Days When Car Dealers Were Really Motoring; OLD COVENTRY VIII

Coventry Evening Telegraph (England), March 30, 2000 | Go to article overview

Days When Car Dealers Were Really Motoring; OLD COVENTRY VIII


AS CAR MAKERS brought out their ground-breaking models in the 1920s, motoring, which had previously been the preserve of the wealthy, was now within reach of an emerging middle-class.

Aimed at the impoverished motorcycle and sidecar owner, the Austin Seven which came out in 1922 was one of the first. With its for-cylinder 698cc engine and four-wheel brakes, it was a real car in miniature. Many other mass-produced small cars followed - the Triumph Super Seven, Morris Minor, Standards, and pounds 100 cars of the 30s.

As car ownership increased, the need to show off these new models and provide sophisticated servicing facilities was soon apparent. Like their counterparts all over Britain, businessmen in Coventry were quick to respond, building their multi-level showrooms around the city.

In the 1960s many local dealers were bought out by major national concerns like Henleys, Quicks, Bewac, Brown and White.

W BRANDISH AND SONS

BRANCHING OUT: Brandish's Light Car House, a two-storey building with an imposing front, opened in 1929

BRANDISH'S Light Car House, a two-storey building with an imposing front, opened in Whitefriar's Street on February 15, 1929. Its principal, Walter Brandish, a Coventry councillor, had grown up in the motor trade, having started as a cycle dealer on Foleshill Road in 1904.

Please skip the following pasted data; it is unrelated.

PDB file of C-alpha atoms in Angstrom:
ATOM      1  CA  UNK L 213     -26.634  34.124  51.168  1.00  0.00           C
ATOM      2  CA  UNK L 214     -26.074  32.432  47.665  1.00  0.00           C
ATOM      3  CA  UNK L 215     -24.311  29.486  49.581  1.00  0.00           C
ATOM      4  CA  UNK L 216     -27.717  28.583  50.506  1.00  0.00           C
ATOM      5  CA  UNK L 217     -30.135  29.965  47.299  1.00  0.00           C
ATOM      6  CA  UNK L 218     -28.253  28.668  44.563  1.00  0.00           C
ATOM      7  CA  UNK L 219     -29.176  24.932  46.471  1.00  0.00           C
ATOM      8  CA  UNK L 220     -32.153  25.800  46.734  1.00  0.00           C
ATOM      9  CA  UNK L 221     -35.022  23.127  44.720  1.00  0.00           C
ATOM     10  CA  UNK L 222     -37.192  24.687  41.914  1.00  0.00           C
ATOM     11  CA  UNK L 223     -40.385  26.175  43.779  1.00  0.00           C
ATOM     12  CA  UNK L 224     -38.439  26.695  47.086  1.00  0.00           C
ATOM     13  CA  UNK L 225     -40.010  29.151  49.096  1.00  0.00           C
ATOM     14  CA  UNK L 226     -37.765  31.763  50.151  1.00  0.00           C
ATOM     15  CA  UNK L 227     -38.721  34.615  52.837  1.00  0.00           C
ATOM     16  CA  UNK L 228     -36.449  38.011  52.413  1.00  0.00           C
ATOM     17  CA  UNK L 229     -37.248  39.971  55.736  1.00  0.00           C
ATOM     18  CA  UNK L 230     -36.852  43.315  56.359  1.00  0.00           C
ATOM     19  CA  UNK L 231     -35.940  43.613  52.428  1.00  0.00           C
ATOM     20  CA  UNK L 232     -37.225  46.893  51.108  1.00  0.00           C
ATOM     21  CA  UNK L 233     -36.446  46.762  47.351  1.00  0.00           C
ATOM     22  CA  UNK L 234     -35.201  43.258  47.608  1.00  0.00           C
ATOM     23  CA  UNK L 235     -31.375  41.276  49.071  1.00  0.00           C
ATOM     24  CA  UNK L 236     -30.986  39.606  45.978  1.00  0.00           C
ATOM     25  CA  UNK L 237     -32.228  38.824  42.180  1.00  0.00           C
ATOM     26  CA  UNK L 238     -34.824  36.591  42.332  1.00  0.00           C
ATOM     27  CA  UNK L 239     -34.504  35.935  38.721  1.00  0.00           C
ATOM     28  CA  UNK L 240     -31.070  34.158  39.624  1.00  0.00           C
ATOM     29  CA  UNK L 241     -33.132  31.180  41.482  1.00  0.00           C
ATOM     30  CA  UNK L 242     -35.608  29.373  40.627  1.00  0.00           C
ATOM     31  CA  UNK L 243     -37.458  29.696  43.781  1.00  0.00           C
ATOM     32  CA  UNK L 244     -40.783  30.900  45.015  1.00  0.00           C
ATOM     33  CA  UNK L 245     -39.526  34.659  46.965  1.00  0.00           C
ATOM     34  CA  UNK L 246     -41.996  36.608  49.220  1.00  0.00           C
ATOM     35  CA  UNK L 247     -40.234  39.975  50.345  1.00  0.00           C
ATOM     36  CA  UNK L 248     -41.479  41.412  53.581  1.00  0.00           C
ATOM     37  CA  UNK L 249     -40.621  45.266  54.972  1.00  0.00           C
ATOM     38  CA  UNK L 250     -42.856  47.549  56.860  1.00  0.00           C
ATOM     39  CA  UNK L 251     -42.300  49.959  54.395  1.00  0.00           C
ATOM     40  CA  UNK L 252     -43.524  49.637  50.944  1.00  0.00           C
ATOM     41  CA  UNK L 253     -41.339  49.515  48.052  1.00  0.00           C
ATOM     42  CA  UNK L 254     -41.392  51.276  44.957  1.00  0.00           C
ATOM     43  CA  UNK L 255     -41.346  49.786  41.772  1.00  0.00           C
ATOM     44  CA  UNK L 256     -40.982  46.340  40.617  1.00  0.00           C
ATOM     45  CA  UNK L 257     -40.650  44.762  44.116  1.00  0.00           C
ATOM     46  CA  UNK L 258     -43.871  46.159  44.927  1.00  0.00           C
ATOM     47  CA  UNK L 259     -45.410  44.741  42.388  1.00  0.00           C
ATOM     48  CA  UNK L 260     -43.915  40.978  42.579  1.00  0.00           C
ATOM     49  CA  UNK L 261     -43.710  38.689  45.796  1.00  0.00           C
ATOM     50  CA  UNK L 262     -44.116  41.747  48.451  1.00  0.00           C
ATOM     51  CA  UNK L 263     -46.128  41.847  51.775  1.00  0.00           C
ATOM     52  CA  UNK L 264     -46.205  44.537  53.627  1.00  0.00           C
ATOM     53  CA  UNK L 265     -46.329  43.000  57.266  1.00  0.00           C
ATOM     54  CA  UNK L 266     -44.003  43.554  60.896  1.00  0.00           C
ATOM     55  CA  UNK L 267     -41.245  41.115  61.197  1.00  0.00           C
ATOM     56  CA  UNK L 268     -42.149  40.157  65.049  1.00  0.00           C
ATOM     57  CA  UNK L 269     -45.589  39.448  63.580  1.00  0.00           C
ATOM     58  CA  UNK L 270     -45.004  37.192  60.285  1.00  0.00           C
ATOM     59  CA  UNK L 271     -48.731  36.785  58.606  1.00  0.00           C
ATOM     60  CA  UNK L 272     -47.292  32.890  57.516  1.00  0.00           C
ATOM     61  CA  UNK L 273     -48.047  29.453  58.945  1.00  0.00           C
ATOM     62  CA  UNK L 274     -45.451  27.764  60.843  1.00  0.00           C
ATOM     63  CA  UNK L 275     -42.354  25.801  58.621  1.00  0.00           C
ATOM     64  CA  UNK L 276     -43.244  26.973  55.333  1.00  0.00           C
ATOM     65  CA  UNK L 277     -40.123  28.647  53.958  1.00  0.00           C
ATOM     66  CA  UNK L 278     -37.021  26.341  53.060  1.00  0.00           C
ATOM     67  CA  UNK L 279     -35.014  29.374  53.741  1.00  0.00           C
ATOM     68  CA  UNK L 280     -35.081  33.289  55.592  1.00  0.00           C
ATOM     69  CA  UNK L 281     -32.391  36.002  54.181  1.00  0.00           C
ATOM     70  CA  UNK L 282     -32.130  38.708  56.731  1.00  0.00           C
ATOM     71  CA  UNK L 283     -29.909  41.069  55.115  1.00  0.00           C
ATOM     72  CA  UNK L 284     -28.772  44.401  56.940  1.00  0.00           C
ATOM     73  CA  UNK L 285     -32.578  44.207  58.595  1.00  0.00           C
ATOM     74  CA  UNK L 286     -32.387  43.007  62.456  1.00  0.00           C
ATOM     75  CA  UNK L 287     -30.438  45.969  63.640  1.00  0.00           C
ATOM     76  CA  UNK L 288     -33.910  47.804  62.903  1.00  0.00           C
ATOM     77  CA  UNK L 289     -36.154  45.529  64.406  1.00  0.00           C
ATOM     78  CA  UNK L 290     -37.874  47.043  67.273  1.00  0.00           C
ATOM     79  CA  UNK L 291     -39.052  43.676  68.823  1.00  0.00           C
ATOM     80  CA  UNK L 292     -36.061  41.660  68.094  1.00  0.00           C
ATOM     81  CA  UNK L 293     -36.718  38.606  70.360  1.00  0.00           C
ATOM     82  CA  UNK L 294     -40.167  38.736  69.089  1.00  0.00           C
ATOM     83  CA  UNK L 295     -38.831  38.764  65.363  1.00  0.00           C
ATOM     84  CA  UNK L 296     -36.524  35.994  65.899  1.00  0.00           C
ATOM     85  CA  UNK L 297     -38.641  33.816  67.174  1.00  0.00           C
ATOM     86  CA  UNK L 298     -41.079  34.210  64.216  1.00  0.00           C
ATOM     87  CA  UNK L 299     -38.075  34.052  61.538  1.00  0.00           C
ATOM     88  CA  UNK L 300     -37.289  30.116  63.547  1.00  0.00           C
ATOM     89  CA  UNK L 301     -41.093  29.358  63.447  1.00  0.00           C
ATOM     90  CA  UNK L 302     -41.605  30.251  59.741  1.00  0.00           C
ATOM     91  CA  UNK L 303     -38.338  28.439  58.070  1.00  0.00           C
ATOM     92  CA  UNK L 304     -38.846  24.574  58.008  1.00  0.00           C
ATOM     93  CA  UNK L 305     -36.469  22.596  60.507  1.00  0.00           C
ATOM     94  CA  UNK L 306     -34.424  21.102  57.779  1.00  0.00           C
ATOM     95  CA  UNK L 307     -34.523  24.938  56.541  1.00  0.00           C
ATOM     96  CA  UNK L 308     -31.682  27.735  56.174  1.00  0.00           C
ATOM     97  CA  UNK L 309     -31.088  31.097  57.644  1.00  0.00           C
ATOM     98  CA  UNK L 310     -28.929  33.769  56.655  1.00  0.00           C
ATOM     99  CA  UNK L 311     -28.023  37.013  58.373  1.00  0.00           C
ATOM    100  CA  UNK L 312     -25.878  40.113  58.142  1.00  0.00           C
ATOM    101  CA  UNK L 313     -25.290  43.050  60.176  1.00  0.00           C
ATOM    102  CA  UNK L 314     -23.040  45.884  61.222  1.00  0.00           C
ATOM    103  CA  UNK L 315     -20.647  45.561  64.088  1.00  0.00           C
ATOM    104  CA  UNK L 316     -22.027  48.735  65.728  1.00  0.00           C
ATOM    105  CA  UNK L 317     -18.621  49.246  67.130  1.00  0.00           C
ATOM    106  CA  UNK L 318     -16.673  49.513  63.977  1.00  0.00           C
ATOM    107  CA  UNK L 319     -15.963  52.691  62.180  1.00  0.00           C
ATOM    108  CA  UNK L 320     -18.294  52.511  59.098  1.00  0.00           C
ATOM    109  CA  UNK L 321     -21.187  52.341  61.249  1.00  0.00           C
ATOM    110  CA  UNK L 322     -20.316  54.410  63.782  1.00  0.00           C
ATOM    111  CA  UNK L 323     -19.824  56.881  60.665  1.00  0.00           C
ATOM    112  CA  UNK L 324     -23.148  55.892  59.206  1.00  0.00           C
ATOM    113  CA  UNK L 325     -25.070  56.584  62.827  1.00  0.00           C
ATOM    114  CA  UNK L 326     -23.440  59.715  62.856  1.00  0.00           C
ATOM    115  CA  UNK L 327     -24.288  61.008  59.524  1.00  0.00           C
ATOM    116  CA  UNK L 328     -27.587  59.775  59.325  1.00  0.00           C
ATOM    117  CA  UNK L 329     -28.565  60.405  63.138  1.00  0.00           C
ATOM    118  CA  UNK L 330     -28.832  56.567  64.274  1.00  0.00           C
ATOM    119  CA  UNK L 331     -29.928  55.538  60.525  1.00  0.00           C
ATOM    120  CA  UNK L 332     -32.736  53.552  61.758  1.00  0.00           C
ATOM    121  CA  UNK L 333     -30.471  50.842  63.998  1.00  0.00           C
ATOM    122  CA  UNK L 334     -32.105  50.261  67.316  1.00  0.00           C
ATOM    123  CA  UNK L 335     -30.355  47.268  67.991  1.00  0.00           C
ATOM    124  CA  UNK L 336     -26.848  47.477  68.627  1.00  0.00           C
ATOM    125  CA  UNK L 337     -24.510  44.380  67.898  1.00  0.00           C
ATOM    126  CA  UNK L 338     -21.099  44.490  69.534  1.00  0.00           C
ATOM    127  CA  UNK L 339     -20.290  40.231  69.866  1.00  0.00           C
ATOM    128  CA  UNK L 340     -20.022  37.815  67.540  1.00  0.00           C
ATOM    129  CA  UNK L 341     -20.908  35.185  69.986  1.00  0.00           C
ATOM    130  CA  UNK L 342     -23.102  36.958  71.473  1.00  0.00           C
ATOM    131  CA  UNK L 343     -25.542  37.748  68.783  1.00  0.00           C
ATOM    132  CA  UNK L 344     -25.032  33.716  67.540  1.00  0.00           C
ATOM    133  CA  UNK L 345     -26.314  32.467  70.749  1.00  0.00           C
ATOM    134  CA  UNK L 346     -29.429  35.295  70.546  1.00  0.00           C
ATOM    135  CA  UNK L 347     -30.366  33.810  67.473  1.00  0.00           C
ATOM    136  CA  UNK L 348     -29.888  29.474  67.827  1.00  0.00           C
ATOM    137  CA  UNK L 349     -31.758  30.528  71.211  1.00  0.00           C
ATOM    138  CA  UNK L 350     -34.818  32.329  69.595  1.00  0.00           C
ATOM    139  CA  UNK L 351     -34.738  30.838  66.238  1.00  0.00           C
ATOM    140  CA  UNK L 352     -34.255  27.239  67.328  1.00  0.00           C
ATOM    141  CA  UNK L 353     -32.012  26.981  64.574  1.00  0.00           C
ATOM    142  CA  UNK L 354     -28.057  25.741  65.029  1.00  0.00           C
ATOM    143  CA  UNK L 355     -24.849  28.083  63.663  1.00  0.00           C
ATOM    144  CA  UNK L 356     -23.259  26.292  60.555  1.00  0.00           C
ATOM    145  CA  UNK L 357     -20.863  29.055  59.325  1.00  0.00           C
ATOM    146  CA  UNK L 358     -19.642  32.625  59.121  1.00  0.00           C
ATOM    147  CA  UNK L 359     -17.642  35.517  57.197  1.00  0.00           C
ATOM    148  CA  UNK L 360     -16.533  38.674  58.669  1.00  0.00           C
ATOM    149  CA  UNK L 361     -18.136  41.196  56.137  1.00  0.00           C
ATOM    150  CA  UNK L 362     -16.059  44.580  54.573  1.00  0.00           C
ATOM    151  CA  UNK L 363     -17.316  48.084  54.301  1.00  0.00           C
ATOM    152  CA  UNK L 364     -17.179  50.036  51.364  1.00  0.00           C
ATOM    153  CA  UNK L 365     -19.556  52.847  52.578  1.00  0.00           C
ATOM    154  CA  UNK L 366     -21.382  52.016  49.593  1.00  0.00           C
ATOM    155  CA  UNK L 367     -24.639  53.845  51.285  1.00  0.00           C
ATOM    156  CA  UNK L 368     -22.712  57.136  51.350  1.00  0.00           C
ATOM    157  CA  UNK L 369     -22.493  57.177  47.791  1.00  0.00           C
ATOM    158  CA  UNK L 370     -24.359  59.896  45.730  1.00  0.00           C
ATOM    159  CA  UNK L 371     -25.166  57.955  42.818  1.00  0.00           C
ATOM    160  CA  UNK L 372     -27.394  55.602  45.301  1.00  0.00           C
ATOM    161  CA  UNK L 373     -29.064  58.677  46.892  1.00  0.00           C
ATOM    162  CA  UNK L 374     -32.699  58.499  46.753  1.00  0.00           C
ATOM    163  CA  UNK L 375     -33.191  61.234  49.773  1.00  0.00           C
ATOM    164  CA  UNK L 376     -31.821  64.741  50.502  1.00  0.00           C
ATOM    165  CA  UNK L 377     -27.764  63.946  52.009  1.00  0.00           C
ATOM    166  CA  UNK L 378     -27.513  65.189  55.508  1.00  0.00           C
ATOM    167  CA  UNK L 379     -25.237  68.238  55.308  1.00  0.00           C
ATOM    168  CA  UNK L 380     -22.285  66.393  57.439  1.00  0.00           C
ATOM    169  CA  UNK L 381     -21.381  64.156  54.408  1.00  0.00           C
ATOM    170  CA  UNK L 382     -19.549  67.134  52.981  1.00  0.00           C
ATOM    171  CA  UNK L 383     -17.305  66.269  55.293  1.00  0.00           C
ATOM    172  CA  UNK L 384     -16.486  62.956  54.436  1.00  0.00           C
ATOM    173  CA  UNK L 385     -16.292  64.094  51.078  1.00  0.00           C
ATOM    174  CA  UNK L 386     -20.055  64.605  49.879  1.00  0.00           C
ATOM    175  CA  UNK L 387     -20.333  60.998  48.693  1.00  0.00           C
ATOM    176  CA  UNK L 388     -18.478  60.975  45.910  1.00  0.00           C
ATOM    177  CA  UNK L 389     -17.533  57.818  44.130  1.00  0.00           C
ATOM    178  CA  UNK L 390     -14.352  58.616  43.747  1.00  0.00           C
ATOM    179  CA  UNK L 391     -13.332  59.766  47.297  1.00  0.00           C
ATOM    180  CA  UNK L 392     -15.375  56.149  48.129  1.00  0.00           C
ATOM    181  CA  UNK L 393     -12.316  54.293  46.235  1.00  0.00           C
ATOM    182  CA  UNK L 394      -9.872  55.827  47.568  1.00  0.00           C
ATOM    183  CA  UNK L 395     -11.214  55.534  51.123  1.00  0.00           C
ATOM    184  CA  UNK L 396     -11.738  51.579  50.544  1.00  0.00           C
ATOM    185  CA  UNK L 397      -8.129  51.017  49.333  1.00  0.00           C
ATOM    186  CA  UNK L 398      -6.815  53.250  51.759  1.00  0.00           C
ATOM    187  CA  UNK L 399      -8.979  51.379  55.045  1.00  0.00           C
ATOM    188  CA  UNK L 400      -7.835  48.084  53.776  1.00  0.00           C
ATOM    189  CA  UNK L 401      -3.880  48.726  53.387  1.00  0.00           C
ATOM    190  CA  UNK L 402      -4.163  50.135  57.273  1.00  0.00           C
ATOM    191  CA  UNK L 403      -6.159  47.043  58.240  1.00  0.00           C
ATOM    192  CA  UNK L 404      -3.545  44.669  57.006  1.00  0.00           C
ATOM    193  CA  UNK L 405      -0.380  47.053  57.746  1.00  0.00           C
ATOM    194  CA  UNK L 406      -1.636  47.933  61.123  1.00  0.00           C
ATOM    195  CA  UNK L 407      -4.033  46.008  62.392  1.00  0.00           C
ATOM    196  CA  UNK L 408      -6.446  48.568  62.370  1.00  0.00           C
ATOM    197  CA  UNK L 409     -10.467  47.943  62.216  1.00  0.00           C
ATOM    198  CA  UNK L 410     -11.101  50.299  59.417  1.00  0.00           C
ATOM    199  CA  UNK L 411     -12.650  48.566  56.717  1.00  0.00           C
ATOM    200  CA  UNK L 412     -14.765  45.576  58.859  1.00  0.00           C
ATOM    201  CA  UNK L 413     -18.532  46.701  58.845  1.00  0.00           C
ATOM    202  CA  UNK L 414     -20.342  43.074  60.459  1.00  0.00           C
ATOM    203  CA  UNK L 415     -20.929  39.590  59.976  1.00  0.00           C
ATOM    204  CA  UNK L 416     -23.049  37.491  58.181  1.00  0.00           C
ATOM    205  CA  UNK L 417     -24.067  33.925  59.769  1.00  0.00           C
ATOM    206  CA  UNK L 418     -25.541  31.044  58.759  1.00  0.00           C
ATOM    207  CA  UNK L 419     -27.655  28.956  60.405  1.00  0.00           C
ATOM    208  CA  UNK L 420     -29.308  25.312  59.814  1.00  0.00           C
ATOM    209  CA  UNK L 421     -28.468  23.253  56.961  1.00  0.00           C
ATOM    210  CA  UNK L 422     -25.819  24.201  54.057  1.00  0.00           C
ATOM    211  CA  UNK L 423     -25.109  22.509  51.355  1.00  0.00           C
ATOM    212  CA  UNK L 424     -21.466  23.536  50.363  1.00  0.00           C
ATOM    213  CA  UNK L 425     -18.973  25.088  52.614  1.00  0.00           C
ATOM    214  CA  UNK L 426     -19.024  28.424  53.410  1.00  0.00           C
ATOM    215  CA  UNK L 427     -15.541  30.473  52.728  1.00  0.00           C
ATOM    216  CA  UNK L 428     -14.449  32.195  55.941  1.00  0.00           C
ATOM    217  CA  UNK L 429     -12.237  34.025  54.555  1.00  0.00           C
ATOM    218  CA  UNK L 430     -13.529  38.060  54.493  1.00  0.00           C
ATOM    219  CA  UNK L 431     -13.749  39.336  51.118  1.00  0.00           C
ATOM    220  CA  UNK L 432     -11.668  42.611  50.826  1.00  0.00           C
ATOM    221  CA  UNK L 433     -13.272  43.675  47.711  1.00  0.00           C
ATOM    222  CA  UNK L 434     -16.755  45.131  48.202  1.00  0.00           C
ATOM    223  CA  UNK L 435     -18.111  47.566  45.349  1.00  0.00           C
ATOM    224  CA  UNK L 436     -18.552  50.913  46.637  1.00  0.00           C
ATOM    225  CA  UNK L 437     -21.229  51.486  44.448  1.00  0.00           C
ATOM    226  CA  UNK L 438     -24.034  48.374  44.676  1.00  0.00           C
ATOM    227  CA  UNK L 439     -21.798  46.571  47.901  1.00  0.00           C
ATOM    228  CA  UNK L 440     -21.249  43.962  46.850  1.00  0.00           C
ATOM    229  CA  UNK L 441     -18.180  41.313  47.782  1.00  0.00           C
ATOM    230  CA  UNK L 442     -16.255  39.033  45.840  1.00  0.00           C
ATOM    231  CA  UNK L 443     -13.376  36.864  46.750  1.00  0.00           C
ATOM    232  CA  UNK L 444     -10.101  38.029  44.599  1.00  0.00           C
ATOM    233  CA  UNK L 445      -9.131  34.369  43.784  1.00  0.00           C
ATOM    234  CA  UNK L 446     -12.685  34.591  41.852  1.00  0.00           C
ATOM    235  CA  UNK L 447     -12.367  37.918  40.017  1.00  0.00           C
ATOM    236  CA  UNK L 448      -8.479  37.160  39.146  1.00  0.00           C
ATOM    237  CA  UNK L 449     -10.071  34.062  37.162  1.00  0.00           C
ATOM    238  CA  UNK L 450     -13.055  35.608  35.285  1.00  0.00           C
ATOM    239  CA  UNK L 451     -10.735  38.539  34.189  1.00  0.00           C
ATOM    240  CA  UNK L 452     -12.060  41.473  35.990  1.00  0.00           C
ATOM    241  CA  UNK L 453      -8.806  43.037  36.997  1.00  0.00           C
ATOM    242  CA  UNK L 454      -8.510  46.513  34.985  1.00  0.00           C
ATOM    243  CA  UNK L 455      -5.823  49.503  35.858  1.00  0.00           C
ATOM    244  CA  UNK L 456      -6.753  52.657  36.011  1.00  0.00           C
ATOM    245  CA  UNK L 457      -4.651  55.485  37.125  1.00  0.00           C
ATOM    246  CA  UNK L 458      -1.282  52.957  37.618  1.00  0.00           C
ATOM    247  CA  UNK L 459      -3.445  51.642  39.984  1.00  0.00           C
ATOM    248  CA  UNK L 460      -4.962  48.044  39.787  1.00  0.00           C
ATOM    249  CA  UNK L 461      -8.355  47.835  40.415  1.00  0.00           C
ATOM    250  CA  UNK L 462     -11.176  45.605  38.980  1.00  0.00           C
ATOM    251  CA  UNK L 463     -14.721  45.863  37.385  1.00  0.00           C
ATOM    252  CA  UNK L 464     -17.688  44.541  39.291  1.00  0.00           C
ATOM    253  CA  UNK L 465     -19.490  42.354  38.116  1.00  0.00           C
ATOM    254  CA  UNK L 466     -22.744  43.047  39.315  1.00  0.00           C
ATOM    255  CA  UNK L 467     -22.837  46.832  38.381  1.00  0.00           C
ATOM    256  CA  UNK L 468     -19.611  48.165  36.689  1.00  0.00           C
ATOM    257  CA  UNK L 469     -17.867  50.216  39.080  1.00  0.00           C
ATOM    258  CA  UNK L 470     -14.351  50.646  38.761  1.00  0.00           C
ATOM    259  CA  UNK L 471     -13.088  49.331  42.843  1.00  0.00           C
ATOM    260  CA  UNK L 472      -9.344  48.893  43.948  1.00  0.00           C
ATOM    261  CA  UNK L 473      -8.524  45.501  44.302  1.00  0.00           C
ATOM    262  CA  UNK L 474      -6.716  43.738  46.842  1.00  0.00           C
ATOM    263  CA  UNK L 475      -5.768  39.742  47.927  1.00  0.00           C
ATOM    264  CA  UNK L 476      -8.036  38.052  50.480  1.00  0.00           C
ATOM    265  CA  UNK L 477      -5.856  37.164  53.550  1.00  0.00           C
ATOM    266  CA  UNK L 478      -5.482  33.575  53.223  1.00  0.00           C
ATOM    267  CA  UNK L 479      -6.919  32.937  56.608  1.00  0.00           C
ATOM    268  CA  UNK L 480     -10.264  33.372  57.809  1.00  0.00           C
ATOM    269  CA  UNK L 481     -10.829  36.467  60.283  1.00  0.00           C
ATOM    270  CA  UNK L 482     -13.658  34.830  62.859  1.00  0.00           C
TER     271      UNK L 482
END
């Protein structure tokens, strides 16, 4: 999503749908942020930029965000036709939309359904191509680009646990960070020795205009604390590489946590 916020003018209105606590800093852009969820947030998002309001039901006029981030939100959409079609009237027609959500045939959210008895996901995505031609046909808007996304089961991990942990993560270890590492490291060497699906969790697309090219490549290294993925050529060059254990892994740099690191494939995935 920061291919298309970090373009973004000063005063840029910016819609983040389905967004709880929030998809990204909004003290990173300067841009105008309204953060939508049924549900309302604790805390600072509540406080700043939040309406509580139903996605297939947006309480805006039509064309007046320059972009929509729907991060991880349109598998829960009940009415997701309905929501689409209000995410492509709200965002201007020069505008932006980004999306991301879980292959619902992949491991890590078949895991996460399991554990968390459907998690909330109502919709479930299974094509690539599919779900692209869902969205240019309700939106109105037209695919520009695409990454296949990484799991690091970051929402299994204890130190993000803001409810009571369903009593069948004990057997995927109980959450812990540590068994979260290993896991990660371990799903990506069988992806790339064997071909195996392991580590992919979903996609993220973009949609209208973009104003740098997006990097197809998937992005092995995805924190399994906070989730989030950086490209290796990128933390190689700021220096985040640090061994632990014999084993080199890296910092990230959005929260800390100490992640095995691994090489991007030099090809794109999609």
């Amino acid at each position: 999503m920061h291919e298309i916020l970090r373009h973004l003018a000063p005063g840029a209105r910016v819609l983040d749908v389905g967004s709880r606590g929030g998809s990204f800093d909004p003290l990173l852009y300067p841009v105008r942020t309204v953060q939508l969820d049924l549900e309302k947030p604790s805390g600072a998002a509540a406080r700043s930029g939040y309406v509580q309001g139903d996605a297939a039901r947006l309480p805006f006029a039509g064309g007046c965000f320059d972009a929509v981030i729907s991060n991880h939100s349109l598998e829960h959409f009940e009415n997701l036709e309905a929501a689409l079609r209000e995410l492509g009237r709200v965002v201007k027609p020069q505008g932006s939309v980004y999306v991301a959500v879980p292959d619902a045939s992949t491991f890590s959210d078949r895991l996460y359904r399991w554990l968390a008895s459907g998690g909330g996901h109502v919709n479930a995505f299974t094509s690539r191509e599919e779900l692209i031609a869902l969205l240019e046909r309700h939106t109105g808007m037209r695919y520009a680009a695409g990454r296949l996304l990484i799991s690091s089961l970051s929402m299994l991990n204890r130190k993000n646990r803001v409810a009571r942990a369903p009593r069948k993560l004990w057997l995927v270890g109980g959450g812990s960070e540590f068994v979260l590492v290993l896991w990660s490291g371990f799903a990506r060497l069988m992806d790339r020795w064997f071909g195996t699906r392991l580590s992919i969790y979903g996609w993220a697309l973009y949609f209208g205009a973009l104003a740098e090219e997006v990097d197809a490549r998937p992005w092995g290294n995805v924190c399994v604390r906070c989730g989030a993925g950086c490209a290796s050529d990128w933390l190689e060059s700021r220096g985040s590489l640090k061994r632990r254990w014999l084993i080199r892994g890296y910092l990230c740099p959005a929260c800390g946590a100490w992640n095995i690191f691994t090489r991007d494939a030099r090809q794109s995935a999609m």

The new showroom, managed by his elder son, Walter, was next to the firm's motor cycle premises, enabling riders the convenience of stepping next door to consider the possibility of trading up to the world of motoring in comfort. On the two floors of the showrooms a large number of light cars could be seen including Triumphs, Standards, Rileys, Austins, Singers and the Morris. Walter's younger son, a well-known stunt rider, would continue to manage the Foleshill road branch.

At the opening Councillor Brandish explained that favourable exchanges could be made to motor cyclists wishing to invest in a car. Free driving tuition would also be offered as an added incentive.

The firm became a main Vauxhall dealer in the late 30s, the business later passing into the ownership of David Brandish, grandson of the founder. In 1990 it became part of the RF Group.

QUEEN'S ROAD GARAGE

AT YOUR SERVICE: An advert for new cars and Blamire's after sales service at Queen's Road Garage

PERCY BLAMIRE'S garage and motor dealership was at the heart of the professional quarter - Queen's Road, Warwick Row and The Quadrant, and consequently many of his customers were solicitors and accountants.

Well-known for his light aircraft flying, he was a Rover dealer for 42 years. although in the early 1930s when the garage was newly-built he stocked Standard, Ford, Morris and Singer.

According to motor trader Stewart Price, who worked for him in the 1960s when luxury cars were the mainstay of business, customers poured into the showroom non-stop.

"We sold a lot of Triumph 2000s, big Fords, and of course Rovers were at premium," recalled Stewart. "Six cars on a Saturday was a fairly normal day's trading, and many of the buyers were gentlemen wearing trilby hats and string-back gloves with a brolly on the back shelf.

"One black Rover we sold to an Earlsdon gentleman, who lived with his two elderly sisters, had an automatic transmission which was entirely new to him, so Percy said, 'don't worry, I'll get my salesman to take you out'. So every Sunday for several months I was out with these old dears, lunching at Kenilworth's Queen and Castle, and taking to the lanes at a steady 30 mph. …

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